Add to the list of benefits derived from a robust broadband presence, the issue of traceability. Though it has been on farmers’ radar for some time, traceability looms larger and larger today as processors, suppliers and consumers alike demand to know the genesis of their food supply. Issues like food recalls, organic verification, even establishing preventative measures after an incident, can be addressed through a solid traceability protocol. For the farmer, it can begin . . . at the beginning, according to Gomes.
“Traceability in agriculture can mean being able to keep track of when a seed is planted, where it was planted it, being able to prove a GMO seed from a non-GMO one, and far more” he said. “It can also mean being able to show that the crop was farmed in a very reasonable way, using the right materials. We are already doing that for customers using our CropSpec technology. CropSpec is a solution that uses a reflectance -based- sensor to identify greenness in the plant. That color correlates to the level of chlorophyl or the inverse as crop stress, which, in turn, shows how much nitrogen (fertilizer) or other material needs to be applied, depending upon the crop and maturity level. Because we also create a map of what’s been applied and where, compliance and verification become much easier.”
Up to the Challenge
At the heart of all this, however, is data, which, once again, demands bandwidth. And while the deck right now seems stacked against rural America, efforts like the ACPBC are working to change that, according to Gomes.
“Today, adequate broadband is defined as 25 mps download, 3 mps upload — roughly an 8:1 ratio,” he said. “While that might be great for watching Netflix, it’s certainly not ideal for someone who needs to Zoom for business, have a telemedicine session, or do crop price marketing from the field. For that, they need symmetry of service — near equal upload and download speeds. It’s important to remember that we’ve solved problems bigger than this before: the electrification problem after the first World War, the communication problem post-WW II; the Interstate highway system in the ‘50s, for example. The Coalition is trying to put a magnifying glass on this issue and its impact on education, medicine, agriculture, etc. It happens to be led by Land O’ Lakes because they have such a huge footprint in rural America but the number of hospitals, schools, and companies like Topcon who are actively involved, is growing at an amazing rate.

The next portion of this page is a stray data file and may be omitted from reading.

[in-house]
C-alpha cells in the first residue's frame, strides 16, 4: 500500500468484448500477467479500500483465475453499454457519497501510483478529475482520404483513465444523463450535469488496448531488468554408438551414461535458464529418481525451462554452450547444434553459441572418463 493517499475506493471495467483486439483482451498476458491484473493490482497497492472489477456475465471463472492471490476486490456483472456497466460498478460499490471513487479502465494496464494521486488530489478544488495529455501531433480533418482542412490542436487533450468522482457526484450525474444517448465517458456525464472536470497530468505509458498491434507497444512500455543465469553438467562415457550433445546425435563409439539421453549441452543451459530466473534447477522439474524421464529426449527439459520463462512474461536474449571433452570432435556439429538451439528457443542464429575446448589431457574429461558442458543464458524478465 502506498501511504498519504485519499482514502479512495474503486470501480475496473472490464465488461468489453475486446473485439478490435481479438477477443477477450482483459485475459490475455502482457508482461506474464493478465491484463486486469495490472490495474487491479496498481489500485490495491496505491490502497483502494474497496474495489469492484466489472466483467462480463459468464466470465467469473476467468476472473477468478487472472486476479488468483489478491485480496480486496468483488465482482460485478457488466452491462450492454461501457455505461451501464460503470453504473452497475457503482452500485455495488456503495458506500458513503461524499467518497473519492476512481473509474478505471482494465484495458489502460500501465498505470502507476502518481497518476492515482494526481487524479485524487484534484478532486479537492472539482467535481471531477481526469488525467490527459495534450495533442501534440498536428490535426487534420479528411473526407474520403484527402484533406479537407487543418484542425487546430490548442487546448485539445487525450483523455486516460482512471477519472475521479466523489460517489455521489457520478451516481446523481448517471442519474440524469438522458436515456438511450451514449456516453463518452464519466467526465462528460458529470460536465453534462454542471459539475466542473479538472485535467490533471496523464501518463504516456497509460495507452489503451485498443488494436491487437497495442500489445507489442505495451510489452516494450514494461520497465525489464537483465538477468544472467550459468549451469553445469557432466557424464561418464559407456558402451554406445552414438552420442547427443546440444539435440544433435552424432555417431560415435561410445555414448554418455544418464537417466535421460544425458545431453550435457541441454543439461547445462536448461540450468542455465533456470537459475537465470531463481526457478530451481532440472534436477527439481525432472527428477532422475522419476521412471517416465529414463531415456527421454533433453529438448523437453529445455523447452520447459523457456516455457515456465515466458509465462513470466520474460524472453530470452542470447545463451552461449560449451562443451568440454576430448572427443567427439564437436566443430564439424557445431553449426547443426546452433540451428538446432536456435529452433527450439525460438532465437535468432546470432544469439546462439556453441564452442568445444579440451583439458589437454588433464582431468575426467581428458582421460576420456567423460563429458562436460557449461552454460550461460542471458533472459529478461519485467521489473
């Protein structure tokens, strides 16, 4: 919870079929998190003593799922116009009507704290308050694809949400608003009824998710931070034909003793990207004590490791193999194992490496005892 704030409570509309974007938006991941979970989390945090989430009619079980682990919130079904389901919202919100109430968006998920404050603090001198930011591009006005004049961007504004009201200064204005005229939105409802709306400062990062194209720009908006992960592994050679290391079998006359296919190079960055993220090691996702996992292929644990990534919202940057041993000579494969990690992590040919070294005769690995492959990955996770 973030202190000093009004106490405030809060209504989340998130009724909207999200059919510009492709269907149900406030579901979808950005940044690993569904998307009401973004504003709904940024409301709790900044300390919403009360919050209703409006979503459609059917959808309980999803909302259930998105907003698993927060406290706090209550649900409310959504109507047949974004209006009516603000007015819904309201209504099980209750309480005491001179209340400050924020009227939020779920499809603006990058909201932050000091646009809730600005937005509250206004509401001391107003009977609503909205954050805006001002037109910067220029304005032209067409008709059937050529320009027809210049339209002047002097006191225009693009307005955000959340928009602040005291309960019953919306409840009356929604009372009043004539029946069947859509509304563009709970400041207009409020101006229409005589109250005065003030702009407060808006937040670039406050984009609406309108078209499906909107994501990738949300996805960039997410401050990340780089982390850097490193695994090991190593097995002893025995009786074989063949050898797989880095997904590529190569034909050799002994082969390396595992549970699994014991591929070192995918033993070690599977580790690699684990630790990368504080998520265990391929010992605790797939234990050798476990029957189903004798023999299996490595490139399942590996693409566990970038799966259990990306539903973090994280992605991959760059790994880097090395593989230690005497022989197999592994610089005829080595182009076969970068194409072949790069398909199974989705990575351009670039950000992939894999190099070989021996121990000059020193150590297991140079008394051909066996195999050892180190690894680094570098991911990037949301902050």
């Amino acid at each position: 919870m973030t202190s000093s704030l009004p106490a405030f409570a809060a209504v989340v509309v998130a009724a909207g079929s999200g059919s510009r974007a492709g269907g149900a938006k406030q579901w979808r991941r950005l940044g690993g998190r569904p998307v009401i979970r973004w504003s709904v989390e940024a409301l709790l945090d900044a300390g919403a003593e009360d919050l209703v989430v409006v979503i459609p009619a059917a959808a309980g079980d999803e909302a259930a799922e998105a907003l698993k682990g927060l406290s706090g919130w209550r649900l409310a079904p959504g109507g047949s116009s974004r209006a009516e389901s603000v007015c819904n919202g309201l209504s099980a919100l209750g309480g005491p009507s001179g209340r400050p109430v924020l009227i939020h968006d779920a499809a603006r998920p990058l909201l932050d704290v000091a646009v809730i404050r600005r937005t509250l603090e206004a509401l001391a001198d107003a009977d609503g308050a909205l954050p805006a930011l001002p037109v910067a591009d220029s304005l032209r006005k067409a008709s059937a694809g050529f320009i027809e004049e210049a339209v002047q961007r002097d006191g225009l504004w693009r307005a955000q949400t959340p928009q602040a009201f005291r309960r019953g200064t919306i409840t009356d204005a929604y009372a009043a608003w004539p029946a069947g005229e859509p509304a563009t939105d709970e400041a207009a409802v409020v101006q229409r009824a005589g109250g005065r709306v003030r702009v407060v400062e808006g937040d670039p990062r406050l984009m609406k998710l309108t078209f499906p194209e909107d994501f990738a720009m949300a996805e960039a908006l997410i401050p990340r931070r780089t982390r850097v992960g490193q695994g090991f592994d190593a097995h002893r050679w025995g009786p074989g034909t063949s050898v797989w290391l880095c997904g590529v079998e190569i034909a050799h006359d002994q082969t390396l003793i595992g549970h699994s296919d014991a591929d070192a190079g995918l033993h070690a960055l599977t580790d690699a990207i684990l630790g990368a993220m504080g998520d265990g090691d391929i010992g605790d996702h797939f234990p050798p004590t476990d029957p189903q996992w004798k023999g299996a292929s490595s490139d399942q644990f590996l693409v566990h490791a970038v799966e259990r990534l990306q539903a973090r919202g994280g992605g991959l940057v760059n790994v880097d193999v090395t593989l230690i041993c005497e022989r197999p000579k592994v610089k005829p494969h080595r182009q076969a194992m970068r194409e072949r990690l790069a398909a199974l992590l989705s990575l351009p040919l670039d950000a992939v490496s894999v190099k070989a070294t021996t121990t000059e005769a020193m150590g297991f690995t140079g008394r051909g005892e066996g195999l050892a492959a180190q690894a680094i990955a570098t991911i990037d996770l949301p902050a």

In this time of rampant political polarization, one might be surprised to hear that the need for improved rural broadband and connectivity has enjoyed bipartisan support. Members of Congress are recognizing this not as a “Red” or “Blue” problem but rather as an American problem.
“That really shouldn’t be surprising,” said Gomes. “Improving broadband connectivity can help make us much stronger economically, so it enjoys support across the political spectrum. “When people are presented with anecdotal evidence that farmers are paying their local co-op to manage their data, or others are forced to drive into town to access wi-fi from a local fast-food chain or Tractor Supply retail location, it hits home how serious the issue is. Knowing what Topcon has done in construction to streamline the workflow and create opportunities, it’s exciting to see the possibilities that exist in precision ag. With the right infrastructure in place, the changes will be dramatic and impactful. I’m grateful we’re playing a key part in helping make it happen.”